A Golden Age of Poster Design: Magazine Posters from the 1890s
Yesterday I visited an exhibit at Portland’s Pittlock Mansion, A Golden Age of Poster Design: Magazine Posters from the 1890s. This locally owned collection features lithographic posters created to promote magazines like Harper’s Monthly, The Century and Lippencotts.
Before the 1890’s posters were expensive to produce. But new lithographic printing methods made color printing affordable for magazine publishers.
These posters were placed in bookseller’s windows to promote magazine sales. Publishers soon discovered that people were interested in the posters for their artistic appeal. Thus a poster collecting fad began.
This exhibit features posters created by Maxfield Parrish, Edward Potthast, J.J. Gould Jr. and others. Some of these illustrators were employed by the publishers and others were “winners” of poster competitions.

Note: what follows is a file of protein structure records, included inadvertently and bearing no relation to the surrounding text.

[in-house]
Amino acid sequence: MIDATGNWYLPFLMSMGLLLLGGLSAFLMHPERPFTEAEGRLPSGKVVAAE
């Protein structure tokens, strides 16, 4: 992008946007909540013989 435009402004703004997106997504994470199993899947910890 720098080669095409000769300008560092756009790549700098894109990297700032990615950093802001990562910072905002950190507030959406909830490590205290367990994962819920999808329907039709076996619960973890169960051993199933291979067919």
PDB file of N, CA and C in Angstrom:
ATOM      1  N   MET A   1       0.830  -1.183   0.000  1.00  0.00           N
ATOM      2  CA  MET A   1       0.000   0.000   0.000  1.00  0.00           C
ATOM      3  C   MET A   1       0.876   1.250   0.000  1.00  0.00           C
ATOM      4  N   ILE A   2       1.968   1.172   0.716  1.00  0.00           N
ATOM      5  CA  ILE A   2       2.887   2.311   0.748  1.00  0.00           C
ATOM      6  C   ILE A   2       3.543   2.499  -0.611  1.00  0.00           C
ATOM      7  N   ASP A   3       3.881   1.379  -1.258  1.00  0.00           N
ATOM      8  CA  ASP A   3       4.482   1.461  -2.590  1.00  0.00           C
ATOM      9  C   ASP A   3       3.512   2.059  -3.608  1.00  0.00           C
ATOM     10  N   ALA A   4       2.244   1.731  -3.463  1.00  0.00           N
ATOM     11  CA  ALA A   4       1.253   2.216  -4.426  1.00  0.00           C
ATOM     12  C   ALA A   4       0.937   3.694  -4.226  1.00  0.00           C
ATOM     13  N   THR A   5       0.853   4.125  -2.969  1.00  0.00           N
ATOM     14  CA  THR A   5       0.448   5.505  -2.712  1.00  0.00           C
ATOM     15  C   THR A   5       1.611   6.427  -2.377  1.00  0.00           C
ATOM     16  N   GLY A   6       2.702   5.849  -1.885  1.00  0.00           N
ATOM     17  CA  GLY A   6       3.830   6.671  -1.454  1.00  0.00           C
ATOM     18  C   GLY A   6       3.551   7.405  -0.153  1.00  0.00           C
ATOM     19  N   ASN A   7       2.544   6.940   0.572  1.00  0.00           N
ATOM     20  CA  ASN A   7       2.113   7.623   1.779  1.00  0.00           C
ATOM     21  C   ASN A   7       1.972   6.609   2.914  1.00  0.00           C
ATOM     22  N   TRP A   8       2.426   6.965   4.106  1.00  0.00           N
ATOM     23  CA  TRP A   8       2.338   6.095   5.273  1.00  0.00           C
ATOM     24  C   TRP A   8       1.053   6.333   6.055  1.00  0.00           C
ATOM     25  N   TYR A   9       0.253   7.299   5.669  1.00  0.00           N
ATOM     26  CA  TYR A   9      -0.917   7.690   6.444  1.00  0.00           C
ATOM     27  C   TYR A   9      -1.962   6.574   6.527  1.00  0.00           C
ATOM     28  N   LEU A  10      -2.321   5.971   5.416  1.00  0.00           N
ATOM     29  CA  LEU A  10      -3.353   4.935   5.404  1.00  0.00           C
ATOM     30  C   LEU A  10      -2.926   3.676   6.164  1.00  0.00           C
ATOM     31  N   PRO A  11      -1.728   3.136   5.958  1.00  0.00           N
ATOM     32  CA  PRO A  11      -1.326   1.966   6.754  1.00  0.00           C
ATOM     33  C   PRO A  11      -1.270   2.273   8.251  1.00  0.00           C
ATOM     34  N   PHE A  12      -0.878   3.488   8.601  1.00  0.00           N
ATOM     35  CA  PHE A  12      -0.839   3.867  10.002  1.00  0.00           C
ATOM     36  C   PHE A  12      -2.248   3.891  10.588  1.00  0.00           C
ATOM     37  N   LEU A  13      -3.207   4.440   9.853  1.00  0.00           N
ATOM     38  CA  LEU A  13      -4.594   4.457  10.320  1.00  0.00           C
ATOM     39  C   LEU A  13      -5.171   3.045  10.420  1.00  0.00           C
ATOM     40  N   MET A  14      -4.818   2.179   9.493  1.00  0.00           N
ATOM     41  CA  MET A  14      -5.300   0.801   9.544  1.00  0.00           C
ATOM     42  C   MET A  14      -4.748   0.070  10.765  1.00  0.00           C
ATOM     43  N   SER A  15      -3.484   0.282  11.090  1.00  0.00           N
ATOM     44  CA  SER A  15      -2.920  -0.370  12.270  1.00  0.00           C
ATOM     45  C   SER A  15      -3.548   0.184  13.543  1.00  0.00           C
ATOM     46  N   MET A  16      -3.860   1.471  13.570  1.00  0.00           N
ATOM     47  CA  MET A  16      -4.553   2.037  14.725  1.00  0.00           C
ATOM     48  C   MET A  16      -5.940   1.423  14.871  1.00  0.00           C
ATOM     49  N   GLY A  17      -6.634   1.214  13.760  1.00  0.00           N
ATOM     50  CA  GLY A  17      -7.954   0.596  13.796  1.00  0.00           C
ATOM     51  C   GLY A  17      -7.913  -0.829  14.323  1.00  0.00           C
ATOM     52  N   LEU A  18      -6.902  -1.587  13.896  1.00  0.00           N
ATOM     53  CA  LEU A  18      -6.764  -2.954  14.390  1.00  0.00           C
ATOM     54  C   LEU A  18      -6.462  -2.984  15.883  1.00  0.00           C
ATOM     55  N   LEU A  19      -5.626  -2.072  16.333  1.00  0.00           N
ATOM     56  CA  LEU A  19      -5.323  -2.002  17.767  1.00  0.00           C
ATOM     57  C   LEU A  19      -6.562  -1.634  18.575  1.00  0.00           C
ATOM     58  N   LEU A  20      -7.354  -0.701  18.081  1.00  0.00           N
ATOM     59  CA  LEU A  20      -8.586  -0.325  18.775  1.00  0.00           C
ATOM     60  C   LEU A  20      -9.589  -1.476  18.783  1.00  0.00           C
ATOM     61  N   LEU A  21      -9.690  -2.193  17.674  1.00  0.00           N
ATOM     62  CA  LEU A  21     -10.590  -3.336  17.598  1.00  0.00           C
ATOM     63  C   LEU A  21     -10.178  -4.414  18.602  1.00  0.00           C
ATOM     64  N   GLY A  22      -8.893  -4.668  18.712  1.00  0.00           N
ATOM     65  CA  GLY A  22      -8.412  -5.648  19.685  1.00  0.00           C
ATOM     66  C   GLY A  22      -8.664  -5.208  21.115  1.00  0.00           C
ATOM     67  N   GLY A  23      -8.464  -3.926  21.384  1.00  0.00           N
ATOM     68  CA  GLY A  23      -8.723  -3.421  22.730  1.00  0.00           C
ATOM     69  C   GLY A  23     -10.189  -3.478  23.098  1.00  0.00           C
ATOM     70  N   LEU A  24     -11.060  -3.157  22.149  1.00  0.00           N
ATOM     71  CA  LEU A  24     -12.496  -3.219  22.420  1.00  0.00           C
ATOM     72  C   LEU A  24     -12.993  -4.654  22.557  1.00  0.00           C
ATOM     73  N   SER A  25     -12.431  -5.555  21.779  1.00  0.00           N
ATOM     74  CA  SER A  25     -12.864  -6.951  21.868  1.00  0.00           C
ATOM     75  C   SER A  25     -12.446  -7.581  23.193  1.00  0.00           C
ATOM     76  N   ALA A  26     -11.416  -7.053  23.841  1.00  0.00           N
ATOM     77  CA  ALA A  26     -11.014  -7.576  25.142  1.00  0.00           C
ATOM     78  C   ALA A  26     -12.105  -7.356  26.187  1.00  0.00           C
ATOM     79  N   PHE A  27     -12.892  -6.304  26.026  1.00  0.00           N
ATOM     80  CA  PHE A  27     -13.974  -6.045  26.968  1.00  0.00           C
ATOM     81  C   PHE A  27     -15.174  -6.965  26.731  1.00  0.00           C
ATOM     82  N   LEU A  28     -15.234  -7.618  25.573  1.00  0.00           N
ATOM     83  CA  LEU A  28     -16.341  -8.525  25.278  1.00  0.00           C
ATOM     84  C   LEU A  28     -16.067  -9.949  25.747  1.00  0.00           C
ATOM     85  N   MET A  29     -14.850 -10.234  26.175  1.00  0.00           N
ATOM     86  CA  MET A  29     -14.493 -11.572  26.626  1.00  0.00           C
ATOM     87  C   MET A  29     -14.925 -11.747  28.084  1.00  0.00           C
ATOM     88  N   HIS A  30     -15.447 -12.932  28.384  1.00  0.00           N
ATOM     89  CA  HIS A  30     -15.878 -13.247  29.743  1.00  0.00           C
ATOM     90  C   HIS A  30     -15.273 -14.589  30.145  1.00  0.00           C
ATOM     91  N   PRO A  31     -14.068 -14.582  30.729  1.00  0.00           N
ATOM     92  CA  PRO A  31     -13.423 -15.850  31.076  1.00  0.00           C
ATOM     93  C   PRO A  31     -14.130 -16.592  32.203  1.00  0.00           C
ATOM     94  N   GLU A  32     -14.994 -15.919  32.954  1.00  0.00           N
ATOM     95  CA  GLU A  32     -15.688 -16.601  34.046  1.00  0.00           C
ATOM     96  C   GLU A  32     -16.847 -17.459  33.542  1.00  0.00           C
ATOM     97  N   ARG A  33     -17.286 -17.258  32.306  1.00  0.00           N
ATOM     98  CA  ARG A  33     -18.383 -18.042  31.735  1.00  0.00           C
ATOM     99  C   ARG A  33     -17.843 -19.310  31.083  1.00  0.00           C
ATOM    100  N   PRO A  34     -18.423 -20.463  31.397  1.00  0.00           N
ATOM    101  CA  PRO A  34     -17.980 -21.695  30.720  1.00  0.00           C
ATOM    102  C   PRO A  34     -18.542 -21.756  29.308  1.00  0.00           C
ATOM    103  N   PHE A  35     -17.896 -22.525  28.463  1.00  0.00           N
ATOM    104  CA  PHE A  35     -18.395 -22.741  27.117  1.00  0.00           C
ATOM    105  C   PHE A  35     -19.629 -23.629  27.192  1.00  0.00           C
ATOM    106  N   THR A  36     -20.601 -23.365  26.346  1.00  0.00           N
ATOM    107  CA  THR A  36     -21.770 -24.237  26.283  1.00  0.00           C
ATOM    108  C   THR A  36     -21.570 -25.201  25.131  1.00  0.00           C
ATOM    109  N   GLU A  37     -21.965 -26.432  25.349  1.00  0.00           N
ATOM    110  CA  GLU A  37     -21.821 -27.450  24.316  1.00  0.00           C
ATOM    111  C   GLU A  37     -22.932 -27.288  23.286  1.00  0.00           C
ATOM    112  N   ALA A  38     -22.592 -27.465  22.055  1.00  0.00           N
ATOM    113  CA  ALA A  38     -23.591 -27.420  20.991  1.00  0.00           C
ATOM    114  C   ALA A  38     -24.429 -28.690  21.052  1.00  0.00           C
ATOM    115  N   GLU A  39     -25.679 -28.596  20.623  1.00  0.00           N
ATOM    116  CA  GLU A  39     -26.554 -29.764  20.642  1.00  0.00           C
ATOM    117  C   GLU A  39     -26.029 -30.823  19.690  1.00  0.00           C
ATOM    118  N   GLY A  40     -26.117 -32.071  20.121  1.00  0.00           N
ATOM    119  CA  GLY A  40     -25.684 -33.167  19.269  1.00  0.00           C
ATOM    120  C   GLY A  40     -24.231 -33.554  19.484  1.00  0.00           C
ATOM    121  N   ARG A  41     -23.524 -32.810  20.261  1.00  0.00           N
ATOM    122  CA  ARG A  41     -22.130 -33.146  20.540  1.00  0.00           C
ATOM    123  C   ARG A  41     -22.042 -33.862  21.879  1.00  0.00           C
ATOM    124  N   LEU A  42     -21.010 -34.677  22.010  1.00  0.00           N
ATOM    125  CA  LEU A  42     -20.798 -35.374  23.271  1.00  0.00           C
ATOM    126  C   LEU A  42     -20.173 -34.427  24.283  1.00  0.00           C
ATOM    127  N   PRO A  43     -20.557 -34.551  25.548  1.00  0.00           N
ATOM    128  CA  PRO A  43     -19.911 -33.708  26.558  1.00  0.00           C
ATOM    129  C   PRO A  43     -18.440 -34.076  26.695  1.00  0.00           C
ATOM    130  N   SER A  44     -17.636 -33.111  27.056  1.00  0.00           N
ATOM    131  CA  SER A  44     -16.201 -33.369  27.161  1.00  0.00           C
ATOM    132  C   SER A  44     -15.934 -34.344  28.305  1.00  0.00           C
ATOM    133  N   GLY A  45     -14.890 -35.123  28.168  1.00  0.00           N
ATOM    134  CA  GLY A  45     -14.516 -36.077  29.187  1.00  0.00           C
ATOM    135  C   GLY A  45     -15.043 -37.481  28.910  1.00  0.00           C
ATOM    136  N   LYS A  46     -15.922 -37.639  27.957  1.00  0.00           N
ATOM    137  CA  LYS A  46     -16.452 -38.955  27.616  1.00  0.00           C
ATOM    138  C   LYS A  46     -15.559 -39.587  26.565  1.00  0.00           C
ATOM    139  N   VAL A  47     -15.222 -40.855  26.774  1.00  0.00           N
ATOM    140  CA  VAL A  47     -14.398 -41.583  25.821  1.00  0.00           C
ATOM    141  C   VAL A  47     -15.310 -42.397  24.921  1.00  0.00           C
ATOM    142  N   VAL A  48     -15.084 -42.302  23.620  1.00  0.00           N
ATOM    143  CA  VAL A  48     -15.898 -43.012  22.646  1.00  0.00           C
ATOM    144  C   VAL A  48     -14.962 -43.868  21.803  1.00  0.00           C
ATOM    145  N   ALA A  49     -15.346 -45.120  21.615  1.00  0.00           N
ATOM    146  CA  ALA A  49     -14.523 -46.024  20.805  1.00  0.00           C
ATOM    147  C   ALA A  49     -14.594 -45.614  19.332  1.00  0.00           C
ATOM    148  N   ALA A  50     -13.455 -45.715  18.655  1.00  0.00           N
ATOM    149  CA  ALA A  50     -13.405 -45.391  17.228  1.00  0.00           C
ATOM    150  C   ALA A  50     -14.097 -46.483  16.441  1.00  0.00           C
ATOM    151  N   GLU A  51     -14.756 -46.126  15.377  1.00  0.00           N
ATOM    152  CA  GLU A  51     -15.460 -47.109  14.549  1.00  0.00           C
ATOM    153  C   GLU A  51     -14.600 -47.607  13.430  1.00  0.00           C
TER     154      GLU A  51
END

Artists were influenced by Art Nouveau, Japanese prints, Arts and Crafts movement. The design of the posters usually used fluid lines, flat colors areas and simple typography — usually only the magazine title and issue were shown.
I remember studying and loving these artists’ works while taking Art History classes in college. I know they’ve influenced my illustration style on some of the projects I’ve worked on.
Visit this poster exhibit at the Pittlock Mansion
3229 NW Pittock Dr
Portland, Oregon 97210
A design that needs study is not a poster no matter how well it is executed.”
— Edward Penfield